There were two significant panel discussions in Bangaluru. One on “Skills Development” and the other at the campus of Infosys on “Making Innovation Policy Succeed.” My good friend Yuen Pau Woo, Canada’s leading policy thinker and CEO of Asia Pacific Foundation of Canada, was the moderator of the session.

    An important bi-lateral agreement was signed on skills development between the National Skills Development Corporation of India and the Association of Canadian Community Colleges. This will lead to greater collaborations in this field as India needs to provide skills training to 500,000,000 youth (under 25) by 2025 to reap the demographic dividend or otherwise it would be a demographic disaster. Canadian community colleges are global leaders at skills training.

    Photograph Credit: Sgt Ronald Duchesne, Rideau Hall

  • Governor General David Johnston, his wife Sharon Johnston and Barj Dhahan.

    Governor General’s Delegation in Agra and Delhi

    From February 22 to March 2, 2014, Barj travelled with the Governor General’s delegation to India. These are stories from his trip.

    Two fantastic days in Agra and Delhi.

    We visited the Taj Mahal in Agra, which was closed to the public, and although I have seen it before, its beauty and impressive architecture stood out. After spending an hour at the Taj Mahal, we drove a short distance to the Agra Fort, which was delightful.

    We then flew back to Delhi. In the evening nearly 200 of us gathered in the Canadian High Commission compound to watch the Olympic Hockey gold game between Canada and Sweden. Many wore shirts and hockey jerseys with the Maple Leaf while others draped Canadian flags around them. It was an outdoor party with drinks, hamburgers, chicken tikka, chips, etc. Children of the Canadian diplomatic families were running and jumping throughout the evening and the game was exciting. As you all know we cheered for our team – Go Canada Go! The victory was great and we broke into “O Canada” as the anthem was played in the gold medal presentation ceremony.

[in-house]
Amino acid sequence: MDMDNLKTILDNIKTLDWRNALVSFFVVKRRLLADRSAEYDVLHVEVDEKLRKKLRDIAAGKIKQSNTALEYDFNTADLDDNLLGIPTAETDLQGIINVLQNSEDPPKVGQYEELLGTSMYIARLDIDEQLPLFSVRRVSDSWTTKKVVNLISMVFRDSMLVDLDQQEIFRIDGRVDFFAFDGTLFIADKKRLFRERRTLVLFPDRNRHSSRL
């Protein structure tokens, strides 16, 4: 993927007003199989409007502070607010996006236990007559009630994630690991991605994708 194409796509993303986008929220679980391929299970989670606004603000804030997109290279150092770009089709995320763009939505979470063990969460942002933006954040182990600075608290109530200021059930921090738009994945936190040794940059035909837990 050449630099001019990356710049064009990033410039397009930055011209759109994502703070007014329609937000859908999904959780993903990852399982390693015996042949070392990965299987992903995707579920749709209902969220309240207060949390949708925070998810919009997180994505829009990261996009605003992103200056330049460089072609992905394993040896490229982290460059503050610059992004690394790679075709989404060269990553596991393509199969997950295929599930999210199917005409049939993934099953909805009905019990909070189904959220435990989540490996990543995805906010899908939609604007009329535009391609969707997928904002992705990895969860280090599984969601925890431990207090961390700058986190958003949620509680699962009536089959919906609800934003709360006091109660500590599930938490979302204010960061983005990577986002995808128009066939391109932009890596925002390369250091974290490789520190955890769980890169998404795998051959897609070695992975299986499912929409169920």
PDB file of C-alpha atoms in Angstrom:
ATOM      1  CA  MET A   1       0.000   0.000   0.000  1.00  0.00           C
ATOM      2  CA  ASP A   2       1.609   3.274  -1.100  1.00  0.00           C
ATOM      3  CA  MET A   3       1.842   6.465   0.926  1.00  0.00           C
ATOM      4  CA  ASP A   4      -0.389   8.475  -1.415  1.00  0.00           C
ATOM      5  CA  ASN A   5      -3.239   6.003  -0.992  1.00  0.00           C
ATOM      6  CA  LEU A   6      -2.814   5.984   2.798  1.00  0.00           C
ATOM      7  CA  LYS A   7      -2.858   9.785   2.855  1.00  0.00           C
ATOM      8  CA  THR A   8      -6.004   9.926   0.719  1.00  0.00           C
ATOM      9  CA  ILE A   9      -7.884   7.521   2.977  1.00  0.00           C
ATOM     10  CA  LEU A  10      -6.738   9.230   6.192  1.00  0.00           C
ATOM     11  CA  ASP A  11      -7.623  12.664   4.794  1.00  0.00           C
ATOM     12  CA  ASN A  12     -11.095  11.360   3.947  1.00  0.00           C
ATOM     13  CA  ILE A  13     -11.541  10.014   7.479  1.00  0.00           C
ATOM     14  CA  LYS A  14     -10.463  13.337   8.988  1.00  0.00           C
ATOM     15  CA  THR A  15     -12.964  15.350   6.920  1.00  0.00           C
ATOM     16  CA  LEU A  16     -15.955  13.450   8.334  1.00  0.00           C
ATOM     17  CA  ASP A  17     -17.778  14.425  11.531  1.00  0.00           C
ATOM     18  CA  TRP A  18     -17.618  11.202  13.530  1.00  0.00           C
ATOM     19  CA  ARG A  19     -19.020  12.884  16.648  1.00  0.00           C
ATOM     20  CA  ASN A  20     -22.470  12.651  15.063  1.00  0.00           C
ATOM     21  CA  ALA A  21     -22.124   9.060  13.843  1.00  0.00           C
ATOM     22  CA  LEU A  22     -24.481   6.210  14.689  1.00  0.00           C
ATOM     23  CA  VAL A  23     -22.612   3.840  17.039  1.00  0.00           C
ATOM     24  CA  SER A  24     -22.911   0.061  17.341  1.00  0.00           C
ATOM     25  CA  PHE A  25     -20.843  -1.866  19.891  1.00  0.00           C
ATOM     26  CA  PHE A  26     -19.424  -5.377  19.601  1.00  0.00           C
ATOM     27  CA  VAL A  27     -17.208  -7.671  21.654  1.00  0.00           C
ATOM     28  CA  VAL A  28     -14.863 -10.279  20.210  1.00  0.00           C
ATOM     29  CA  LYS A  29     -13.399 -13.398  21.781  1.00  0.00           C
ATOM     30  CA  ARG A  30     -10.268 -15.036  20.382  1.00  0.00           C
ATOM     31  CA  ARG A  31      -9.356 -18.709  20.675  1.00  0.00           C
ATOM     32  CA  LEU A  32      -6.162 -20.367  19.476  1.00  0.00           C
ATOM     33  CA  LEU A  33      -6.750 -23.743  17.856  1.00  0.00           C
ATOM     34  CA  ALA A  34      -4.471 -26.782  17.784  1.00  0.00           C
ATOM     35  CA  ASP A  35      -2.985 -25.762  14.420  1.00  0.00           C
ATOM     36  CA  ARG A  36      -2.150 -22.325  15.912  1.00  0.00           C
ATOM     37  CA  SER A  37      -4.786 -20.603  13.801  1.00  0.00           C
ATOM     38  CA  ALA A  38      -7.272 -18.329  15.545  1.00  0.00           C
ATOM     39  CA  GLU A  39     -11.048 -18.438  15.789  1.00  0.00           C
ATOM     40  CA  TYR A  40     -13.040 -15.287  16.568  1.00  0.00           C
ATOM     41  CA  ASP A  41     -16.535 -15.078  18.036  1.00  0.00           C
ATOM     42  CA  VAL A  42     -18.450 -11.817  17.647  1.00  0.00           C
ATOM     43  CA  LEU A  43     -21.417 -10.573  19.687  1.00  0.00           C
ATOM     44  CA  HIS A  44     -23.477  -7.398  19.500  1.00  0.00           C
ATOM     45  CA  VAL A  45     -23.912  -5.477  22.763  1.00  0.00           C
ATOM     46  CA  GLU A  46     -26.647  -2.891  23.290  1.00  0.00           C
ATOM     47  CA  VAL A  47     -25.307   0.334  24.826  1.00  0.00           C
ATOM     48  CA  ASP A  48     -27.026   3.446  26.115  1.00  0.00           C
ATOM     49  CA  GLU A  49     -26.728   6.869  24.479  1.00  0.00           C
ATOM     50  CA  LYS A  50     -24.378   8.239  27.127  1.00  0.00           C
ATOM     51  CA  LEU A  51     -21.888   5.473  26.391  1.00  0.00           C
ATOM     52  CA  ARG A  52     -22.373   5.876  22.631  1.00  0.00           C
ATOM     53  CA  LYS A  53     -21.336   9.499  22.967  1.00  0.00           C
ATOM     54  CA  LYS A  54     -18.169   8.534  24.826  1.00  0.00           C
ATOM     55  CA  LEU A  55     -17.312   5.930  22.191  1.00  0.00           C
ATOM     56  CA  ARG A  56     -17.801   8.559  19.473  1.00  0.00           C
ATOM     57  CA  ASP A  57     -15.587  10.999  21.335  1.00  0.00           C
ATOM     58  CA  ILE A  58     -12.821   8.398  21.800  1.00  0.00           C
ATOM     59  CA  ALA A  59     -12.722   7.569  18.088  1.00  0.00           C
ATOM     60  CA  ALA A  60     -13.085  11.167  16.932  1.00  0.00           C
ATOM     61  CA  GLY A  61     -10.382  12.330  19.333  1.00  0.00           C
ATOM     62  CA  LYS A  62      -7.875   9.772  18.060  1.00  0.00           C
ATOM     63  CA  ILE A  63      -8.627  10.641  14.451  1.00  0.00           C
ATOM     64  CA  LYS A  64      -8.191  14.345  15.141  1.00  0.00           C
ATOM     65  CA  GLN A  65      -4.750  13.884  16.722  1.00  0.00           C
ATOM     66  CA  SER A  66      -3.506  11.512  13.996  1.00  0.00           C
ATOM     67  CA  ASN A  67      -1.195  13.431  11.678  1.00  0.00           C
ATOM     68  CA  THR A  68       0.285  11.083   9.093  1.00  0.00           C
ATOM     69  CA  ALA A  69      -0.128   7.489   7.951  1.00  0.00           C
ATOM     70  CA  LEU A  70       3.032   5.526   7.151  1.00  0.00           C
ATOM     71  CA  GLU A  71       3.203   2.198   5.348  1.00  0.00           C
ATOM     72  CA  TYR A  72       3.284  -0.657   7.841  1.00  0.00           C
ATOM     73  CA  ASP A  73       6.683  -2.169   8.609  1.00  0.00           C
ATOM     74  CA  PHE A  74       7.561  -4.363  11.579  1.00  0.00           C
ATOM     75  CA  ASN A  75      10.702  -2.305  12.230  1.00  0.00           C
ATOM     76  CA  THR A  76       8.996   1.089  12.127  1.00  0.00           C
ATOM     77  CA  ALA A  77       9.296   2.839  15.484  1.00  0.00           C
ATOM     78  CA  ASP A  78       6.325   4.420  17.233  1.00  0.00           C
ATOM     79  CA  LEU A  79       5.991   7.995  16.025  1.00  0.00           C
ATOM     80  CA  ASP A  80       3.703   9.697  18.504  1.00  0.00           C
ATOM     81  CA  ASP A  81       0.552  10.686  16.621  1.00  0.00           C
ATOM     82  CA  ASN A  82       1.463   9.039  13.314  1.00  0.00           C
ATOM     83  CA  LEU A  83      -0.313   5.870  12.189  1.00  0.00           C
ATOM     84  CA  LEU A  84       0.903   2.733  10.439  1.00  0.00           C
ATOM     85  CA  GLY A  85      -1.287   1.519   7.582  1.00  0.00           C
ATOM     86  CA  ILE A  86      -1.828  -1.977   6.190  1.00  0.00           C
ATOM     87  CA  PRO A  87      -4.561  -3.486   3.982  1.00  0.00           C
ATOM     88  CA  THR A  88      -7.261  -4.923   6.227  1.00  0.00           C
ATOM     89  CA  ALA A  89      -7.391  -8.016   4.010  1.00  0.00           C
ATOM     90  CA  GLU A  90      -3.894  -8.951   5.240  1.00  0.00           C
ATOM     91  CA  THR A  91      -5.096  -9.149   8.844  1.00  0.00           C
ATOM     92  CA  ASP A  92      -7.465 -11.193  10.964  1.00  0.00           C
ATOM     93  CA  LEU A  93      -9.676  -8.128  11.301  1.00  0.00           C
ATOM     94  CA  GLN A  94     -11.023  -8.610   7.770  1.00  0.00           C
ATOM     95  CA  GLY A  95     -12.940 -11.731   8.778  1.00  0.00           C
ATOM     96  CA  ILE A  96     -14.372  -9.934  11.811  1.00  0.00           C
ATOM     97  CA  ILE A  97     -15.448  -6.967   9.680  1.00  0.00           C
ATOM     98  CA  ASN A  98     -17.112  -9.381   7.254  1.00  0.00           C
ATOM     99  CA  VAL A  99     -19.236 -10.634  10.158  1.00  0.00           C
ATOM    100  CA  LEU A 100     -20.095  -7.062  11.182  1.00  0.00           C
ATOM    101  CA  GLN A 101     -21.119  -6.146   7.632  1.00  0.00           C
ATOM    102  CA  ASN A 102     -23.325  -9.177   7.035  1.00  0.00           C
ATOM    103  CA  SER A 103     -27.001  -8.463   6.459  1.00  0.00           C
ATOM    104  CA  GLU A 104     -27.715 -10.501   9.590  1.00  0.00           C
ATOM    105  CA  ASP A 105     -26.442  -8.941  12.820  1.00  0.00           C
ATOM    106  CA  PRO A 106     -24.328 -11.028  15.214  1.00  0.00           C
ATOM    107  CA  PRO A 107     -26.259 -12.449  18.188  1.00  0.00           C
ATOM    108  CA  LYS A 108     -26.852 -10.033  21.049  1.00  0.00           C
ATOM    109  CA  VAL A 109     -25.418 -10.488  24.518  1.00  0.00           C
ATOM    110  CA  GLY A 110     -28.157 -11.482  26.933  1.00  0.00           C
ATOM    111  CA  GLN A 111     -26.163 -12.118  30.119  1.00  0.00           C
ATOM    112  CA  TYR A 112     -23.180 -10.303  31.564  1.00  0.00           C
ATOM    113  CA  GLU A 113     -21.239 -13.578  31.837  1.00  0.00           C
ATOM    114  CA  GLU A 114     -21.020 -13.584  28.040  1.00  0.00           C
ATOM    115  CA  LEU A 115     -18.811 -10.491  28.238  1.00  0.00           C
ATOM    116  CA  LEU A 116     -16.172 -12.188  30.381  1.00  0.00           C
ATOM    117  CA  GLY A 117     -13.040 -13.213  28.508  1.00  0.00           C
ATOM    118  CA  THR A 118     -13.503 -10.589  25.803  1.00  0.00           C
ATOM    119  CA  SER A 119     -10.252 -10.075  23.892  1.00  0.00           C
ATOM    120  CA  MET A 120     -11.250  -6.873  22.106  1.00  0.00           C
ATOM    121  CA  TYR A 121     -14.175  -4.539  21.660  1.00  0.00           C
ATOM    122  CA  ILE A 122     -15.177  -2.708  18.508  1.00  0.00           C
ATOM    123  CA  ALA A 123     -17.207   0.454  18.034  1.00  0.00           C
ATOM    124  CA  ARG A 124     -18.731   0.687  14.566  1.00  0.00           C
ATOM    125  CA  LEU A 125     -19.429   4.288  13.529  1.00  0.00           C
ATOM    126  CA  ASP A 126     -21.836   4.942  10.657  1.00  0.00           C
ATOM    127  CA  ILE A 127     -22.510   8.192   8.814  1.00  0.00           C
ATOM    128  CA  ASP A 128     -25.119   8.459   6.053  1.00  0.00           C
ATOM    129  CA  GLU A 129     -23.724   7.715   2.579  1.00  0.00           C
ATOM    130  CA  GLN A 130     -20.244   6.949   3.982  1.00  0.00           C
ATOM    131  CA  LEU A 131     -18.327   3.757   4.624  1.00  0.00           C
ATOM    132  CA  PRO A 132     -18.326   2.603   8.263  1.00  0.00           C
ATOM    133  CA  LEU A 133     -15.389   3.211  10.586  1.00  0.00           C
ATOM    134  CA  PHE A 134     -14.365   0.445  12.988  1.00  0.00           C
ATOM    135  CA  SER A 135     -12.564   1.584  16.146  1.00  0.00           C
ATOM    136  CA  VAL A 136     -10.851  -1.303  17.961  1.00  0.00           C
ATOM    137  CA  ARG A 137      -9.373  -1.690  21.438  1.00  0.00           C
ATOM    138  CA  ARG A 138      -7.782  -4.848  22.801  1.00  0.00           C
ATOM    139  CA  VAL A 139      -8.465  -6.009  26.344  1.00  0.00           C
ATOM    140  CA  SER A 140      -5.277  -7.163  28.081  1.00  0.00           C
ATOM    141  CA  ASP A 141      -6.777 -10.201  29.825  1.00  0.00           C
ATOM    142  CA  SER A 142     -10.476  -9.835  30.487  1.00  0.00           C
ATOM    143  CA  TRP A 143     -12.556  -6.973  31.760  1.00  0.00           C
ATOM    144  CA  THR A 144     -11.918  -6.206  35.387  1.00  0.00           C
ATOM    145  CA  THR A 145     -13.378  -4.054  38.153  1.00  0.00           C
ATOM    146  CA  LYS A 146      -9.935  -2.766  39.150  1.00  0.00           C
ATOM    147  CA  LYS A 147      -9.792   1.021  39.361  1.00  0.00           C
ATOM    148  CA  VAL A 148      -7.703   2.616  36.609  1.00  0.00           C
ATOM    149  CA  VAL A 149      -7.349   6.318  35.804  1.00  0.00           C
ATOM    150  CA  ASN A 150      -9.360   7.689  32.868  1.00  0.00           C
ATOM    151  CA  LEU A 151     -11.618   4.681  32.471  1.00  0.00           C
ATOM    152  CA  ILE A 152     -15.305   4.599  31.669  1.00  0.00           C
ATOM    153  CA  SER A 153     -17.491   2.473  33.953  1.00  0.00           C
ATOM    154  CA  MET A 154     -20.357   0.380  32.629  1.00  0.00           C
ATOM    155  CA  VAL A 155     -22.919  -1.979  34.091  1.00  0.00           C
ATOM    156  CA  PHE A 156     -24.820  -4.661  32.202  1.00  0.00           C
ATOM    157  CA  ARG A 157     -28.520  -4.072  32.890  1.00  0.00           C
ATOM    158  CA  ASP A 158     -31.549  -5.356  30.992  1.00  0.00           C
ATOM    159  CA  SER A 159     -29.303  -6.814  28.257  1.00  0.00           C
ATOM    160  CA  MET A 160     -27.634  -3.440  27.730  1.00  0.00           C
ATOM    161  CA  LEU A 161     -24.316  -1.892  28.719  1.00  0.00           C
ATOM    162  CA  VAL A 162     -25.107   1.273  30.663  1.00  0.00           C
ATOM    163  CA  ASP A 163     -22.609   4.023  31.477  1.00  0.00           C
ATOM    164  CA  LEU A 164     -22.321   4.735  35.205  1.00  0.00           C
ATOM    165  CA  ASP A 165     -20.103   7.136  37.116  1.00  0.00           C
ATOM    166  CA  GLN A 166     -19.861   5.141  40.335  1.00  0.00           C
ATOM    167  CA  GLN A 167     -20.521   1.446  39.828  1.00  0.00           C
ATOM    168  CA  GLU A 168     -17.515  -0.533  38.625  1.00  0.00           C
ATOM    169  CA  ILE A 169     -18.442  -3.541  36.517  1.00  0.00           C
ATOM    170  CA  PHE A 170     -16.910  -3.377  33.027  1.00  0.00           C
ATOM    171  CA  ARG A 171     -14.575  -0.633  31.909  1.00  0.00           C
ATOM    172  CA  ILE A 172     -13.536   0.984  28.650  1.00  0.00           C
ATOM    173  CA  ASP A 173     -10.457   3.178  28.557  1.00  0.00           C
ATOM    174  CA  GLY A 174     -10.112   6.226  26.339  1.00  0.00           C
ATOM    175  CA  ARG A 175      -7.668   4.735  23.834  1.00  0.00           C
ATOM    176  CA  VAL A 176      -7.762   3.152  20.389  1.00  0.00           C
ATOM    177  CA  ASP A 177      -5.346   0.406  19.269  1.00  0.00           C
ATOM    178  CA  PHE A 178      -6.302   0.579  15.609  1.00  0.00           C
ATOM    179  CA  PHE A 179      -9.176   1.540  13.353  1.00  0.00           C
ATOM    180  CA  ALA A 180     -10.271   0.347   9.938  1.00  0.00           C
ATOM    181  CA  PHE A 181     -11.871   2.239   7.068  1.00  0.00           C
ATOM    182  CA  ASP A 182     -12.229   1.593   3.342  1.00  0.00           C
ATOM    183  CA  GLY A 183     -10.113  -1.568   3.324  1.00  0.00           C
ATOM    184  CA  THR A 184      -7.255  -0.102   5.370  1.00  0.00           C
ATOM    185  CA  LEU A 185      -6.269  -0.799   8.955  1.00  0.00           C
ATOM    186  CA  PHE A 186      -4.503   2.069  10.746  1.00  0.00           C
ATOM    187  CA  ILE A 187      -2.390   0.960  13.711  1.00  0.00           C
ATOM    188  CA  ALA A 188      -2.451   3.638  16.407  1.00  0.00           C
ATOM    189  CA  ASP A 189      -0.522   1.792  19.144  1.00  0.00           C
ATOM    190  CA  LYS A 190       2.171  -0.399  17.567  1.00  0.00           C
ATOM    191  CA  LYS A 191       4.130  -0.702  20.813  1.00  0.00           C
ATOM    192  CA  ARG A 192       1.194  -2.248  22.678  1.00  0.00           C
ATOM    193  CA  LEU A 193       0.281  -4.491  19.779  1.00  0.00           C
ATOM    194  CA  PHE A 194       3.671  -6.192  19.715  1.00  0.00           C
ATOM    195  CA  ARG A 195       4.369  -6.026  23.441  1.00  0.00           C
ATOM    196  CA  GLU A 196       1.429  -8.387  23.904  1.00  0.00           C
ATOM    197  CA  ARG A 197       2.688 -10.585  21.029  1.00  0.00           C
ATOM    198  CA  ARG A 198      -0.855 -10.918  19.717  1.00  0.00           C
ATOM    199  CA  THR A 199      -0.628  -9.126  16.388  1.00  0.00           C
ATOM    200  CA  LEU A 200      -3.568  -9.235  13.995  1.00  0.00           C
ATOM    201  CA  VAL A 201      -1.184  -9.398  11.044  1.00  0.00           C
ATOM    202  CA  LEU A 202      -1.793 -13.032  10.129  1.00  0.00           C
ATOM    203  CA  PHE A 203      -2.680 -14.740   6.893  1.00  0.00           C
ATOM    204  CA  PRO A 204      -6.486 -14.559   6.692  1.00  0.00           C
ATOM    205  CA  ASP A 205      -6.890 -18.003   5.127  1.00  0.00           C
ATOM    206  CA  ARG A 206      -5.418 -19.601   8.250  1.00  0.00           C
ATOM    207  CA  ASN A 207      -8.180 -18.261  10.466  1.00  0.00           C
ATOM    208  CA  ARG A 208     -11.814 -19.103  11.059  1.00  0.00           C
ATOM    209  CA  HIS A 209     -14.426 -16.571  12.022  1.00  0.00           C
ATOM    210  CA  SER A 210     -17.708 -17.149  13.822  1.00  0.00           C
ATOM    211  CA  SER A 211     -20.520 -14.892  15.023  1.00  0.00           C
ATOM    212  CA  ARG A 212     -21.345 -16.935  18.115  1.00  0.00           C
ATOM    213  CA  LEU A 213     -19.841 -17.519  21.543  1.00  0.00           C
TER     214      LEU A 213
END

Left to right: Governor General David Johnston, his wife Sharon Johnston and Barj S. Dhahan.

    Left to right: Governor General David Johnston, his wife Sharon Johnston and Barj S. Dhahan.

    The next day, we started with an official welcome at Rashtrapati Bhavan (Presidential Palace) with all its pageantry and pomp. The President and Prime Minister of India received his Excellency, and the Governor General inspected the guard of honour. It was very moving as they played both national anthems. I felt proud to be both Canadian and of Indian origin!